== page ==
So that’s one reaction that I found worth noticing. The other, also pointed out by the Friendly Atheist, is from Nate Phelps.

While some of Fred’s thirteen children have continued to be involved in the church, Nate was one of those who got the hell out of Dodge as soon as was feasible. He’s committed himself for years to campaigning against everything his family’s church stands for. Hemant highlights this line from Nate’s comments on the death of his father:

I will mourn his passing, not for the man he was, but for the man he could have been.

Nate’s pretty cool. As much as it might bring a sense of relief or even joy to many, it’s worth trying to remember that even the death of someone like Fred Phelps is a sad thing. It’s sad that his life was so dominated by bitterness and hatred, continuing along an inevitably miserable path to its equally bitter and hateful conclusion. It’s sad that his twisted infatuation with spite and malice never gave him a chance for him to claw back anything worthwhile from life, and now he never will.

The key thing, as well, is not to begrudge anyone who doesn’t feel inclined to be quite so magnanimous. I mean, the WBC are awful, and if I was ever going to be able to sympathise with the idea of seeking catharsis by performing the Macarena on someone’s burial plot, Fred Phelps is your prime candidate. For many people still taking the kind of abuse he was notorious for every day of their lives, it may all be too sore. You can understand why some folk feel entitled to their morbid jig.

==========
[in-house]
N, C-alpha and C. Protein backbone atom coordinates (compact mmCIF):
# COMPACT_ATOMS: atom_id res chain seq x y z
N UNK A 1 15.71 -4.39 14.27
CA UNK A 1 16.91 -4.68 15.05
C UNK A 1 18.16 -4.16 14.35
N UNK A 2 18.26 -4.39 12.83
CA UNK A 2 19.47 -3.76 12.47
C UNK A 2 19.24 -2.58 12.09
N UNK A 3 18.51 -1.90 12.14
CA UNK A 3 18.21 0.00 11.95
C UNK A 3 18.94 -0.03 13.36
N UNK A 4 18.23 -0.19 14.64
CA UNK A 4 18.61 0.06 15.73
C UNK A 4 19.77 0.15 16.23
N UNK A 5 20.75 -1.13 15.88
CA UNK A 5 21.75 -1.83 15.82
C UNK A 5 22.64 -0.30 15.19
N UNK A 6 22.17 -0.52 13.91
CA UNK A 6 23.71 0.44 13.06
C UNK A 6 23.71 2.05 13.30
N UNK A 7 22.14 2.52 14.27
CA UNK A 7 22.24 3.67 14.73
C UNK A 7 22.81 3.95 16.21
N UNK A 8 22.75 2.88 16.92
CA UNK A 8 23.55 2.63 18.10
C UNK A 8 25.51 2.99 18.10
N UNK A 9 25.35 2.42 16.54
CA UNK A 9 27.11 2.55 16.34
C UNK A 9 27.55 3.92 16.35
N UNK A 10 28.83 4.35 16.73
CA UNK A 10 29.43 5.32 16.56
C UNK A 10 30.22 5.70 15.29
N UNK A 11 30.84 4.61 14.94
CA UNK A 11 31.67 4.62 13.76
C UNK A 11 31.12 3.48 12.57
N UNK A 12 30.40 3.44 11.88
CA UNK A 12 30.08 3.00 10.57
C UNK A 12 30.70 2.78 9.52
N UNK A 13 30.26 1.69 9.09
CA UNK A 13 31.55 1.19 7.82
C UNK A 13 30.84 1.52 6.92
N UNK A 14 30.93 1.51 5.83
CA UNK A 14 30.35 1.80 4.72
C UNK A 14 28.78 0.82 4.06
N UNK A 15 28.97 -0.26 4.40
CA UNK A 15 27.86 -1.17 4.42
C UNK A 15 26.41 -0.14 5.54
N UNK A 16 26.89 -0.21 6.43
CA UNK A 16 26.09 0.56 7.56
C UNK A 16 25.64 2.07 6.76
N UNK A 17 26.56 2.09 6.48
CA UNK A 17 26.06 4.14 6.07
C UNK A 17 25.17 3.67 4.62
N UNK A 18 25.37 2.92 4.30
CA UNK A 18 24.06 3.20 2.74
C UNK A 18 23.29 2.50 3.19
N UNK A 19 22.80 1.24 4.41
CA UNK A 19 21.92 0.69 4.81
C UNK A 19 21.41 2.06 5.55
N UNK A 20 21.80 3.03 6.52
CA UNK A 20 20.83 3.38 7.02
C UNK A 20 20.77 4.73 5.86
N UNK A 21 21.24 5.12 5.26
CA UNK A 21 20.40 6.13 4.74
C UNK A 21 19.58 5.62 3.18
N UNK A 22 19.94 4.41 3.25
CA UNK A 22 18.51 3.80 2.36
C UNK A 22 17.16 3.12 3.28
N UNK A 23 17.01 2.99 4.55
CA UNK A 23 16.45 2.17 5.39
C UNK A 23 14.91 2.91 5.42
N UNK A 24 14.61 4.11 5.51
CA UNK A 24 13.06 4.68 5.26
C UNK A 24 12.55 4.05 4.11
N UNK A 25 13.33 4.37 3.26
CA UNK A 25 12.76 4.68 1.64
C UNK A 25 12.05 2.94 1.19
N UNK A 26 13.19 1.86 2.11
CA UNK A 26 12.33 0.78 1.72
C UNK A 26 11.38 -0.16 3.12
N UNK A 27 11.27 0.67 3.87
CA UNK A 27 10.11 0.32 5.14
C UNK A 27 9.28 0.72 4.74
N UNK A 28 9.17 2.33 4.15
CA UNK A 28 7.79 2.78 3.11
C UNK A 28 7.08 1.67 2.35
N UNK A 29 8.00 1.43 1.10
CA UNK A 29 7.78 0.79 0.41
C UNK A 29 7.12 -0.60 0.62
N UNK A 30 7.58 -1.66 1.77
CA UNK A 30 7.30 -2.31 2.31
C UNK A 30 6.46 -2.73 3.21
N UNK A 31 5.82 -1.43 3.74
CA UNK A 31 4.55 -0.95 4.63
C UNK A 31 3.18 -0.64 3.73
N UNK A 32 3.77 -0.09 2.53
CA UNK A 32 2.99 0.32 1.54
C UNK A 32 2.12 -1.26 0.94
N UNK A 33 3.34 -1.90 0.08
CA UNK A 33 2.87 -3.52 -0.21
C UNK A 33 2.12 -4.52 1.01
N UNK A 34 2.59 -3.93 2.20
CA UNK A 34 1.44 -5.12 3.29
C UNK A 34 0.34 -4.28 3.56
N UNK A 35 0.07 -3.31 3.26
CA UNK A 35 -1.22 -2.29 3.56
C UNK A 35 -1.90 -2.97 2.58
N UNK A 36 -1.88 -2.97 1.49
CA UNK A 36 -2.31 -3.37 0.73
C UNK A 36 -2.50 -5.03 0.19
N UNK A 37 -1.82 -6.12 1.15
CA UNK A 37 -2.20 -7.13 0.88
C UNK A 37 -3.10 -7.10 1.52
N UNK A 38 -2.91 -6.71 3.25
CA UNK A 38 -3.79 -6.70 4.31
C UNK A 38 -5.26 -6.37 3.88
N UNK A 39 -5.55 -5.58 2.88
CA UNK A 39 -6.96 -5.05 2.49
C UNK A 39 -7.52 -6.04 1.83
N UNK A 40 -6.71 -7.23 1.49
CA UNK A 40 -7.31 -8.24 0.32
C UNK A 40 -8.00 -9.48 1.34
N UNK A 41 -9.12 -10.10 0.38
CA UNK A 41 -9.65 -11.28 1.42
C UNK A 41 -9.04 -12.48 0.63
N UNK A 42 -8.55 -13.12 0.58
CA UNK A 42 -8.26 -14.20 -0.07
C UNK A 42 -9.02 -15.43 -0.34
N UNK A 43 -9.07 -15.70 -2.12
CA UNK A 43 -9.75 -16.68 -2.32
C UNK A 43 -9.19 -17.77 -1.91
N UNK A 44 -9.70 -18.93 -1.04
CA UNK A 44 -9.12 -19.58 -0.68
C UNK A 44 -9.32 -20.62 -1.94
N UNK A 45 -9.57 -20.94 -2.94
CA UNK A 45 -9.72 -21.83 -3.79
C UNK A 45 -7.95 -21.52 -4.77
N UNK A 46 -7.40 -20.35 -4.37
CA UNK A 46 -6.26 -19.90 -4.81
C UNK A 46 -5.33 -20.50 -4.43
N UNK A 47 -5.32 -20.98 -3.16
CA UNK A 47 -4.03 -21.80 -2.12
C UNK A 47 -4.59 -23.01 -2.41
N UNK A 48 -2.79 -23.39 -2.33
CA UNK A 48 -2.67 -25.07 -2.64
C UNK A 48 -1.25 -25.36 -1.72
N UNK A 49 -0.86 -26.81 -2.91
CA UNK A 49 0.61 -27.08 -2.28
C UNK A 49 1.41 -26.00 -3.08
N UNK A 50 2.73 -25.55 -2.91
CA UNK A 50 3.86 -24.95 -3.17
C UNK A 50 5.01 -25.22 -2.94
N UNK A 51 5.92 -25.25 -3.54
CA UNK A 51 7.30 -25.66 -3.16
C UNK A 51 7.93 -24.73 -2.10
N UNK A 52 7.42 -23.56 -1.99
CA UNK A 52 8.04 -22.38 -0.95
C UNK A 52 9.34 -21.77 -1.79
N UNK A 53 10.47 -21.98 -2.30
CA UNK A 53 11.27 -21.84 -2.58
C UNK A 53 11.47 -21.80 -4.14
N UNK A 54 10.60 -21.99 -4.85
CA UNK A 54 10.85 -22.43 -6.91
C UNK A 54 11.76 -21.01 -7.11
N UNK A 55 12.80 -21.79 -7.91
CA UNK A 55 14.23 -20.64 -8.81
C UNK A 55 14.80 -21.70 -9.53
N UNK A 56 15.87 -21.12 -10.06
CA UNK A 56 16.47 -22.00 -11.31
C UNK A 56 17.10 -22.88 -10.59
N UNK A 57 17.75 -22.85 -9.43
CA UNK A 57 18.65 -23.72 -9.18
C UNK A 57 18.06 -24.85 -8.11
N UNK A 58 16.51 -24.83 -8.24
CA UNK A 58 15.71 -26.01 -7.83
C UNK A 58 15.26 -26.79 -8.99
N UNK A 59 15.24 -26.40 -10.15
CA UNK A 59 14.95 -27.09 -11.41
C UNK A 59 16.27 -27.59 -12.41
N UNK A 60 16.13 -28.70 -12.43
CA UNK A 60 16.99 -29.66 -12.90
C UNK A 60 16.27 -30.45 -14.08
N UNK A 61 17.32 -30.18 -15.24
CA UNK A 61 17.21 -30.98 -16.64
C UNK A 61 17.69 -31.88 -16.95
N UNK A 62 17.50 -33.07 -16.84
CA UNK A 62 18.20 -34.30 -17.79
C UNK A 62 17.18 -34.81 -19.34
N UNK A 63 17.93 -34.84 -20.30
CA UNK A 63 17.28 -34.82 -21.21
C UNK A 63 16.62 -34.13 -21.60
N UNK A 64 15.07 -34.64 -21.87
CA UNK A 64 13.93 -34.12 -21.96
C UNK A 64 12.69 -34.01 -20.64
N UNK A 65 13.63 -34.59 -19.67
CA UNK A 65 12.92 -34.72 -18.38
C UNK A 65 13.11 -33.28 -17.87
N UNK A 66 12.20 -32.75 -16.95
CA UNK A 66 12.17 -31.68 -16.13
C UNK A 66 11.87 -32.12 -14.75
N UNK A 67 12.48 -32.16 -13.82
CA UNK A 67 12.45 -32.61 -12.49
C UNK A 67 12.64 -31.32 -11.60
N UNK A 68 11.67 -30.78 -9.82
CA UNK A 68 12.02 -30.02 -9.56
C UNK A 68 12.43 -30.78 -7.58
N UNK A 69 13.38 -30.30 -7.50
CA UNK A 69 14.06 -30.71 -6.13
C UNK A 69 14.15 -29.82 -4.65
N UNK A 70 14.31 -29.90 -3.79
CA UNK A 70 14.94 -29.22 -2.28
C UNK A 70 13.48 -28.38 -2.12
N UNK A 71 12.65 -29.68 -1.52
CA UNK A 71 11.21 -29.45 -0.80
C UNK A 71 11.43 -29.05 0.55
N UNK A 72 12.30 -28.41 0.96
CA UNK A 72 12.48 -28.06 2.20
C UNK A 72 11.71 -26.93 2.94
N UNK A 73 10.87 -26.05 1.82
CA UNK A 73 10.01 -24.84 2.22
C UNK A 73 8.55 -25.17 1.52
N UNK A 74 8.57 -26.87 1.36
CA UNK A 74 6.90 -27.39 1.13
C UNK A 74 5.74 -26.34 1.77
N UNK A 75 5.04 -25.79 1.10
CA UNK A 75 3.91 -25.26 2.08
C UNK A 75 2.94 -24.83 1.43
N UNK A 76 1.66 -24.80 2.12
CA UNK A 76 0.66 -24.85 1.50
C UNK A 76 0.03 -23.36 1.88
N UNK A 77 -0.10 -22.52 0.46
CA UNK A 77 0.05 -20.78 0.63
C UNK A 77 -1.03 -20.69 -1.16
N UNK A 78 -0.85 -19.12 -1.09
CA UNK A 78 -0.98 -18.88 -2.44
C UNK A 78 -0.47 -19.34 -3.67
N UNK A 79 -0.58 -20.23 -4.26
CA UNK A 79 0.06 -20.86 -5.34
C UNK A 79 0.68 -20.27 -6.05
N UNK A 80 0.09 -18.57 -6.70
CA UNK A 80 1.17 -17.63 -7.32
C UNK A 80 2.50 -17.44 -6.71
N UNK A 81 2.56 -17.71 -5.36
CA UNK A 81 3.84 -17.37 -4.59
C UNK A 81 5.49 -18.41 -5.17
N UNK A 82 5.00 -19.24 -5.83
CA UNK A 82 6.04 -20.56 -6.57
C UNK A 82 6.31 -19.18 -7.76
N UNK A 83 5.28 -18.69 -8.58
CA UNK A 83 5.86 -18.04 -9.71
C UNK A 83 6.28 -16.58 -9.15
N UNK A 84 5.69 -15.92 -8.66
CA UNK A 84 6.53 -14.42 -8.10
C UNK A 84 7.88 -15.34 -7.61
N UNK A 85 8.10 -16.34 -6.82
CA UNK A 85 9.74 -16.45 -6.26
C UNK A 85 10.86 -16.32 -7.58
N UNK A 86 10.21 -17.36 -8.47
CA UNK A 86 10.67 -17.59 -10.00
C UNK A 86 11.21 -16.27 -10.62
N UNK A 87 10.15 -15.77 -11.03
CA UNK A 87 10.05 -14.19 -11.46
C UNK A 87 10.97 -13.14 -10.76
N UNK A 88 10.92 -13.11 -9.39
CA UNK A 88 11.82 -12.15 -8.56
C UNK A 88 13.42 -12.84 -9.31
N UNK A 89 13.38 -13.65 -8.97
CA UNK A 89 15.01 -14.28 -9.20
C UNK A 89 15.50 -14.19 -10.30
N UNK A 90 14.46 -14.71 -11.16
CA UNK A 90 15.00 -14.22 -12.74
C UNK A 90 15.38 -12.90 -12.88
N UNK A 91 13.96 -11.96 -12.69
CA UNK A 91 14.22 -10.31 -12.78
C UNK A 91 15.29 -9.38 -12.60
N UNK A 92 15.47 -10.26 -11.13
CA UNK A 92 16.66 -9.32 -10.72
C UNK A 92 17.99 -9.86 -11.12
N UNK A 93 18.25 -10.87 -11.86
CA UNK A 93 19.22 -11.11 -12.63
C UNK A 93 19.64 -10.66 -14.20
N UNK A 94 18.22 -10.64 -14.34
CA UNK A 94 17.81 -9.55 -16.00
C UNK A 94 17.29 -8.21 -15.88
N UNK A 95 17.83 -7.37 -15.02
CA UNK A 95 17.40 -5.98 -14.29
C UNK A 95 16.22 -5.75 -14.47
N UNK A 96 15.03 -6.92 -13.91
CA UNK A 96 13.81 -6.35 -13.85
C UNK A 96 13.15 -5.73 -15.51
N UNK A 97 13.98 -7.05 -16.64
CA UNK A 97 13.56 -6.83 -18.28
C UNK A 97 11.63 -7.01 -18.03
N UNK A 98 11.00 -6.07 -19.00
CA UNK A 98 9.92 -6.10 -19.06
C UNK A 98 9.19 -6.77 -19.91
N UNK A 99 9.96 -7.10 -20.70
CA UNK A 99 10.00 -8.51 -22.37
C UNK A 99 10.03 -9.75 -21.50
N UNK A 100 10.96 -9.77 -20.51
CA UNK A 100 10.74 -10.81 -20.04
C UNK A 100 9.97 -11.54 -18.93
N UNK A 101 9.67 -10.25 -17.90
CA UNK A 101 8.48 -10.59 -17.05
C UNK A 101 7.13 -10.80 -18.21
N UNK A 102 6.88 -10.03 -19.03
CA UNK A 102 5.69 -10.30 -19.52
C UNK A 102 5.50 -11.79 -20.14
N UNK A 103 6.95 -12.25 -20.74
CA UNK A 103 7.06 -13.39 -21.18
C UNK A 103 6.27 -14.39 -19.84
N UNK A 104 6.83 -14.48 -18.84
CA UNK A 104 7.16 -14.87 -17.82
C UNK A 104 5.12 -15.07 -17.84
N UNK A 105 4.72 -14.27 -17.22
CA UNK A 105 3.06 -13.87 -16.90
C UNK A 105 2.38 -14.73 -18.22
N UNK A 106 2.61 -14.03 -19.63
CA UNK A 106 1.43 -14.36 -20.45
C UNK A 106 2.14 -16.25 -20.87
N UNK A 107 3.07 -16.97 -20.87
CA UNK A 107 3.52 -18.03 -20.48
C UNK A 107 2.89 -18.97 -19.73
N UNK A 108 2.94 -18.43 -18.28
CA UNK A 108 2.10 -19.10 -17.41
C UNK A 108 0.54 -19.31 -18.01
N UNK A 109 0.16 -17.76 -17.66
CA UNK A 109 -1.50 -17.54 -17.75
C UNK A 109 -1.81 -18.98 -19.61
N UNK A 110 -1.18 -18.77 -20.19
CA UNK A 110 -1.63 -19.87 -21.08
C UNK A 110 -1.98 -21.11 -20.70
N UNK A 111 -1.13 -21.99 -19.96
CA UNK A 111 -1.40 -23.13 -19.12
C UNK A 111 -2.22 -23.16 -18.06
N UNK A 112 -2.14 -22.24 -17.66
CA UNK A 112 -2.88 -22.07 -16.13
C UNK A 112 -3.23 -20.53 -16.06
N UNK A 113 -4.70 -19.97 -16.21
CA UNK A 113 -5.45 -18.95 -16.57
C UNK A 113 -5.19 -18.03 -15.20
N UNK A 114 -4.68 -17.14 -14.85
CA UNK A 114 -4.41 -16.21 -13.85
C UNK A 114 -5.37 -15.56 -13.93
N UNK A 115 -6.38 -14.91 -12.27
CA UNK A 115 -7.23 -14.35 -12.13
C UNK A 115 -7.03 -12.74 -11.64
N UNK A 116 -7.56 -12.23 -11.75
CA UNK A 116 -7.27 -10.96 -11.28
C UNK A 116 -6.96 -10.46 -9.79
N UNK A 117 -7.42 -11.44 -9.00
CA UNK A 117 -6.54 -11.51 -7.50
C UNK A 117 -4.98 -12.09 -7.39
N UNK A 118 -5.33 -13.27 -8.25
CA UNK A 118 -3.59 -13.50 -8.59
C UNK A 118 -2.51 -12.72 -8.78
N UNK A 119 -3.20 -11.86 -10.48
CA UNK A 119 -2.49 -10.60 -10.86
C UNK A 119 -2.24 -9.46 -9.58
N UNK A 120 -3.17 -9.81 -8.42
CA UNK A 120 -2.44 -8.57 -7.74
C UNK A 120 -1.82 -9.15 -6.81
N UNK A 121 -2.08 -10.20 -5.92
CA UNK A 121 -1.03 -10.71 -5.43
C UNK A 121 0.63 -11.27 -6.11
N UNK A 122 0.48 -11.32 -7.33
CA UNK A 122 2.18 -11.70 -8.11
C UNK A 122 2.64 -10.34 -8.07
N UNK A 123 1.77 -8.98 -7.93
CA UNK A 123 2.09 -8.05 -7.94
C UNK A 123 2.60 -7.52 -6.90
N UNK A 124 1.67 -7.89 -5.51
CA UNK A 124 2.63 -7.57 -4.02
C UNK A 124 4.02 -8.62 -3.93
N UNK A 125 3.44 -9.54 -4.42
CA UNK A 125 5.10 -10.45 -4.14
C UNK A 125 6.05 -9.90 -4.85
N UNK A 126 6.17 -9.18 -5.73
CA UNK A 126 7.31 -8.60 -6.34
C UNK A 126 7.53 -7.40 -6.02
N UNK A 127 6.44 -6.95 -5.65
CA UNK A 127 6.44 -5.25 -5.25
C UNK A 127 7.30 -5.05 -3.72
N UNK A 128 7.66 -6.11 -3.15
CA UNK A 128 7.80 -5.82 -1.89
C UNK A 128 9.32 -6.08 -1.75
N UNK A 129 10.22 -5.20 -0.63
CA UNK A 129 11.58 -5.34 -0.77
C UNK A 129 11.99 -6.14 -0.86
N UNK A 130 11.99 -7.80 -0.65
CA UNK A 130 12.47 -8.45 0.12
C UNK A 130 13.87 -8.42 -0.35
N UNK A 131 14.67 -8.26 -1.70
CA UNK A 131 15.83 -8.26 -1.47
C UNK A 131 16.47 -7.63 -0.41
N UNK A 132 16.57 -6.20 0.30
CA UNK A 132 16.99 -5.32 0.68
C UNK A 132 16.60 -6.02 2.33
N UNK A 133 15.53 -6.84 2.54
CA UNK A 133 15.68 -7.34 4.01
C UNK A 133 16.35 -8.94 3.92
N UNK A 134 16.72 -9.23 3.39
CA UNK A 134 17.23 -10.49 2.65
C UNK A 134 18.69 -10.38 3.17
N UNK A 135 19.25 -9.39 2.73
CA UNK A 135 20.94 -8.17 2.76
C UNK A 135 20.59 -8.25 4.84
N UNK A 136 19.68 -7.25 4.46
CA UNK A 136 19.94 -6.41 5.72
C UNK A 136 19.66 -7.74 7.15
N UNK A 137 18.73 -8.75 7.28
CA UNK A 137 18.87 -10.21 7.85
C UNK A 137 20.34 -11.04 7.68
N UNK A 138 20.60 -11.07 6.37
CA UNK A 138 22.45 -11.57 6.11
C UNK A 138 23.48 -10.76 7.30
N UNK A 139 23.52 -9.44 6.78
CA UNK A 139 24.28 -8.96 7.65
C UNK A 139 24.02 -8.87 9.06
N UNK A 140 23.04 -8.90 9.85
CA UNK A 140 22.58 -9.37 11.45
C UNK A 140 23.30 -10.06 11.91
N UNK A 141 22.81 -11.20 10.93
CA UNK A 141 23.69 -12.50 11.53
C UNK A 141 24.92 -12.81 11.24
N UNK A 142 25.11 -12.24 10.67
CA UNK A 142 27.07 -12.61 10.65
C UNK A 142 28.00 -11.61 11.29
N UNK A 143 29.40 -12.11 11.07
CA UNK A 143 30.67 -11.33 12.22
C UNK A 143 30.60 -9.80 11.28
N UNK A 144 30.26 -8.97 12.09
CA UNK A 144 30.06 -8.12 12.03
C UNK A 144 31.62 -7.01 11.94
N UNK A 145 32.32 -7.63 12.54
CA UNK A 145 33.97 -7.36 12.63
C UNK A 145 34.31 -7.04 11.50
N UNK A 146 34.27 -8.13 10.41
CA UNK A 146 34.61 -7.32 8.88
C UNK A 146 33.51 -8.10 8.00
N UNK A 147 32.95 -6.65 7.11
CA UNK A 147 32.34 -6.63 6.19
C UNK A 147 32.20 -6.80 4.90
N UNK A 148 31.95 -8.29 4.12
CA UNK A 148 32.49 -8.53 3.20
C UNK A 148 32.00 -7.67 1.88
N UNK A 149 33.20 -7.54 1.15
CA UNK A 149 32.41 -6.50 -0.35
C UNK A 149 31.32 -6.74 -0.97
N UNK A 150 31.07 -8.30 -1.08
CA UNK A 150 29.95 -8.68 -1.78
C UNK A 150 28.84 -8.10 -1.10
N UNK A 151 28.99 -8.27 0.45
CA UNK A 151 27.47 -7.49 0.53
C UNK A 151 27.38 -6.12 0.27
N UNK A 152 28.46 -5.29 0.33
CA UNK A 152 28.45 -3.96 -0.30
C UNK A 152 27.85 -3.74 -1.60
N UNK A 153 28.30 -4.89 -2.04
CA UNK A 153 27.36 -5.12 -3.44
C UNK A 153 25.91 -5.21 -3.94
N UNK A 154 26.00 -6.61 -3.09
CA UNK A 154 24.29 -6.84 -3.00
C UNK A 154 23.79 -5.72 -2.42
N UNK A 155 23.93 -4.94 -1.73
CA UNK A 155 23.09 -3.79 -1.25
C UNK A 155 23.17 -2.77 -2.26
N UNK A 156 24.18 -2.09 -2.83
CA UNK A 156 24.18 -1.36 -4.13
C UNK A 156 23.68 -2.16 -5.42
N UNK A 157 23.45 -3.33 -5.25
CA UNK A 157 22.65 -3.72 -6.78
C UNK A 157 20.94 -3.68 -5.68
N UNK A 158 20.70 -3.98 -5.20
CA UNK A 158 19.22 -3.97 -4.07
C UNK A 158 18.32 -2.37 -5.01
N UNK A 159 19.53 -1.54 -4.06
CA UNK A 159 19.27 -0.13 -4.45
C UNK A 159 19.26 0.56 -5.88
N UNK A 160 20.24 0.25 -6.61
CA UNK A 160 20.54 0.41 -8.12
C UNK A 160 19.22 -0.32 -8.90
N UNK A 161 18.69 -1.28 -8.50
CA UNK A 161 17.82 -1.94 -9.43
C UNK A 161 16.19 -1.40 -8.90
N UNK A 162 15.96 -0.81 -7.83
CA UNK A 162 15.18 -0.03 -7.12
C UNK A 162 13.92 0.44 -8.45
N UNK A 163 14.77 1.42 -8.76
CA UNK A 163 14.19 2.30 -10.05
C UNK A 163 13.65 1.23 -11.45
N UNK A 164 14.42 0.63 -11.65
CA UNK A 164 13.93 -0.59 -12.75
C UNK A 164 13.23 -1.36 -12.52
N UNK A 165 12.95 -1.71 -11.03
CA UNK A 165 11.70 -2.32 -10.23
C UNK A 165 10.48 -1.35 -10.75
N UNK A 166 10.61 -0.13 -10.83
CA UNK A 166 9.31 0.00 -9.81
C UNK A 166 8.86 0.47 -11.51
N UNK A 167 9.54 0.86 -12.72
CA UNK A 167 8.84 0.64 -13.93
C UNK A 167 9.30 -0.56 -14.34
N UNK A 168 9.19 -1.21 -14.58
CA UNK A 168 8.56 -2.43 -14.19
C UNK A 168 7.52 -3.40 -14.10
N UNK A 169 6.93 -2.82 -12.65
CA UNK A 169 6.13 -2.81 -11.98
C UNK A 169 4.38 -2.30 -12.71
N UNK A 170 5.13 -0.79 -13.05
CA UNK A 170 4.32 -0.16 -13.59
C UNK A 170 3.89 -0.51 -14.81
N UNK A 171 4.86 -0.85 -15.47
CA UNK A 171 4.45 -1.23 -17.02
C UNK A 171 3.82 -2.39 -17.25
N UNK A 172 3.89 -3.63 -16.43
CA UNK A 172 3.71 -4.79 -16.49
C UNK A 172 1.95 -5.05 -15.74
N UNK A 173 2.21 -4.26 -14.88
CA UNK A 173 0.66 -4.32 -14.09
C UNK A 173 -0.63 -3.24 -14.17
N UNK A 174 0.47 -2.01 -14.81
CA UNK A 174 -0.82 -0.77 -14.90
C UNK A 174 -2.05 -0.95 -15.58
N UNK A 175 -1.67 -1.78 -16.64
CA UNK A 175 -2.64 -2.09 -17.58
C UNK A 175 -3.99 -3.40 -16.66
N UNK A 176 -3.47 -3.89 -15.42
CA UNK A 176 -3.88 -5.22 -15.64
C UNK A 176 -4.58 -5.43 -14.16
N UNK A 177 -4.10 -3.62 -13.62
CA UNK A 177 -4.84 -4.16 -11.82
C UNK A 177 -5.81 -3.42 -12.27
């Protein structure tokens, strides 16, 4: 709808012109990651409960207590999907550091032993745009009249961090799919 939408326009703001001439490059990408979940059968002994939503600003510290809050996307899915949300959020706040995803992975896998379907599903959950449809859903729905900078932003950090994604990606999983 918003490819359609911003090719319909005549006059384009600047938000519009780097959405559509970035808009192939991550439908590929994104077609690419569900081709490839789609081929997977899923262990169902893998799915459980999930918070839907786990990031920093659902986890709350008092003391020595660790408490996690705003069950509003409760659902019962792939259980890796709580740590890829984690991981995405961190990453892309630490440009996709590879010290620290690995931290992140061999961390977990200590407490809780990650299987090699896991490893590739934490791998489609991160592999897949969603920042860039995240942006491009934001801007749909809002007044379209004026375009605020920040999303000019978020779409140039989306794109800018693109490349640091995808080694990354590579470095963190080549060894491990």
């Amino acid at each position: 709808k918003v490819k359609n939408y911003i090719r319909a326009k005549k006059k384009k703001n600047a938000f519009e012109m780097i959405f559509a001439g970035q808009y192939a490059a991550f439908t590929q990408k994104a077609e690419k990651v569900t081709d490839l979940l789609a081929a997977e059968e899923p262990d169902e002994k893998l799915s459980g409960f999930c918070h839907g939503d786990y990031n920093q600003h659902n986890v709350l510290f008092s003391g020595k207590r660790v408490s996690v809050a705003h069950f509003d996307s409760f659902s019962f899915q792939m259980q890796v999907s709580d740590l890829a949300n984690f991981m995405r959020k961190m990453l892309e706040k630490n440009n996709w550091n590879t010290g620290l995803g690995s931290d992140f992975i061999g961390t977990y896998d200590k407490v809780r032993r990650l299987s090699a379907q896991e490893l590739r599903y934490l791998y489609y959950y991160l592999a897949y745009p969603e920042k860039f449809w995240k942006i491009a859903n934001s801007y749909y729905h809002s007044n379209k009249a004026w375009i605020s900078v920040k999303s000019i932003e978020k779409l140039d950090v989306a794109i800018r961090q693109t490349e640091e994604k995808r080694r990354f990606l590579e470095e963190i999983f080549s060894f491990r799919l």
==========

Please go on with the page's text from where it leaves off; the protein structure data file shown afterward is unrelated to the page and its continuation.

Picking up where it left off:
But I’m a comfortably middle-class straight white guy, a position which sometimes comes with certain expectations. I have nothing invested in this, nothing that needs venting. The Westboro Baptist Church has never caused me any level of distress which I couldn’t nullify by changing the channel away from the Louis Theroux documentary I was watching. So I don’t need to find relief in celebrating Fred Phelps’s death. I have no excuse not to be the most betterest person I can be.

So. Compassion for the Phelps clan, and how they must be suffering to seek such solace in lashing out so violently. Compassion, too, for those bearing way worse emotional scars than me, at the church’s hand, and for whom it’s too much to expect them to dig deep into their hearts and find anything but resentment and frustration.

Love all the humans. Turns out the answer never really changes.

Classroom discussion questions

1. Shit, has it really been over a month since anything happened here?

2. Where the hell have I been?

3. How do I ever expect to get anything done if this is my general rate of productivity?